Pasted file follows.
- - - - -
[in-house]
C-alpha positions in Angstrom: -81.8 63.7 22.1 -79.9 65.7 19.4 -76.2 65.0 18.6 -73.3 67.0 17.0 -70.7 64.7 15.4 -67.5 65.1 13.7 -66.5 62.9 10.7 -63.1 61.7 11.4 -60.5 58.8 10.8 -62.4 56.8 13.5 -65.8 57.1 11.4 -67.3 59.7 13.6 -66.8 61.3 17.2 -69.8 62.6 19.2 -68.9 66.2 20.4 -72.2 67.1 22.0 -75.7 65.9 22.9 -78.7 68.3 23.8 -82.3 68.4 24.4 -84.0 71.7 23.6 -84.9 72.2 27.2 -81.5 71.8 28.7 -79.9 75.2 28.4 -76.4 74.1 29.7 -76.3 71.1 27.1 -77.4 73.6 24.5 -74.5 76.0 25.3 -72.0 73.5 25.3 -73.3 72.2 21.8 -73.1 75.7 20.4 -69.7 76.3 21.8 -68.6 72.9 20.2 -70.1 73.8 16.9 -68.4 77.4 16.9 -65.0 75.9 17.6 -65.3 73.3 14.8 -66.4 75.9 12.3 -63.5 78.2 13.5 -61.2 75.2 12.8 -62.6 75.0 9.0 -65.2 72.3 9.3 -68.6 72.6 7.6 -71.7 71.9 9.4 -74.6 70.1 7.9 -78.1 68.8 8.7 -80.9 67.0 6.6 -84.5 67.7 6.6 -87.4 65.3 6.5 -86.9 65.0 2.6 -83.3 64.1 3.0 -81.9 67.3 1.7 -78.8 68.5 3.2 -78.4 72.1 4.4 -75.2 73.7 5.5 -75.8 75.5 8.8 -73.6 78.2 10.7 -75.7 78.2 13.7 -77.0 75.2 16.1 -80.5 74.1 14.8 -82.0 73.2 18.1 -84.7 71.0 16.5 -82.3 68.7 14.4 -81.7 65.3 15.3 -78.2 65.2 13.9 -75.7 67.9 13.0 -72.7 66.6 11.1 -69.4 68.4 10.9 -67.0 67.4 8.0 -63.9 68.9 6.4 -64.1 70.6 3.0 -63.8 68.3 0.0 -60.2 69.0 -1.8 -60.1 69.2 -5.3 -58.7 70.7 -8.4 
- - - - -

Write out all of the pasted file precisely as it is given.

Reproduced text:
[in-house]
C-alpha positions in Angstrom: -81.8 63.7 22.1 -79.9 65.7 19.4 -76.2 65.0 18.6 -73.3 67.0 17.0 -70.7 64.7 15.4 -67.5 65.1 13.7 -66.5 62.9 10.7 -63.1 61.7 11.4 -60.5 58.8 10.8 -62.4 56.8 13.5 -65.8 57.1 11.4 -67.3 59.7 13.6 -66.8 61.3 17.2 -69.8 62.6 19.2 -68.9 66.2 20.4 -72.2 67.1 22.0 -75.7 65.9 22.9 -78.7 68.3 23.8 -82.3 68.4 24.4 -84.0 71.7 23.6 -84.9 72.2 27.2 -81.5 71.8 28.7 -79.9 75.2 28.4 -76.4 74.1 29.7 -76.3 71.1 27.1 -77.4 73.6 24.5 -74.5 76.0 25.3 -72.0 73.5 25.3 -73.3 72.2 21.8 -73.1 75.7 20.4 -69.7 76.3 21.8 -68.6 72.9 20.2 -70.1 73.8 16.9 -68.4 77.4 16.9 -65.0 75.9 17.6 -65.3 73.3 14.8 -66.4 75.9 12.3 -63.5 78.2 13.5 -61.2 75.2 12.8 -62.6 75.0 9.0 -65.2 72.3 9.3 -68.6 72.6 7.6 -71.7 71.9 9.4 -74.6 70.1 7.9 -78.1 68.8 8.7 -80.9 67.0 6.6 -84.5 67.7 6.6 -87.4 65.3 6.5 -86.9 65.0 2.6 -83.3 64.1 3.0 -81.9 67.3 1.7 -78.8 68.5 3.2 -78.4 72.1 4.4 -75.2 73.7 5.5 -75.8 75.5 8.8 -73.6 78.2 10.7 -75.7 78.2 13.7 -77.0 75.2 16.1 -80.5 74.1 14.8 -82.0 73.2 18.1 -84.7 71.0 16.5 -82.3 68.7 14.4 -81.7 65.3 15.3 -78.2 65.2 13.9 -75.7 67.9 13.0 -72.7 66.6 11.1 -69.4 68.4 10.9 -67.0 67.4 8.0 -63.9 68.9 6.4 -64.1 70.6 3.0 -63.8 68.3 0.0 -60.2 69.0 -1.8 -60.1 69.2 -5.3 -58.7 70.7 -8.4 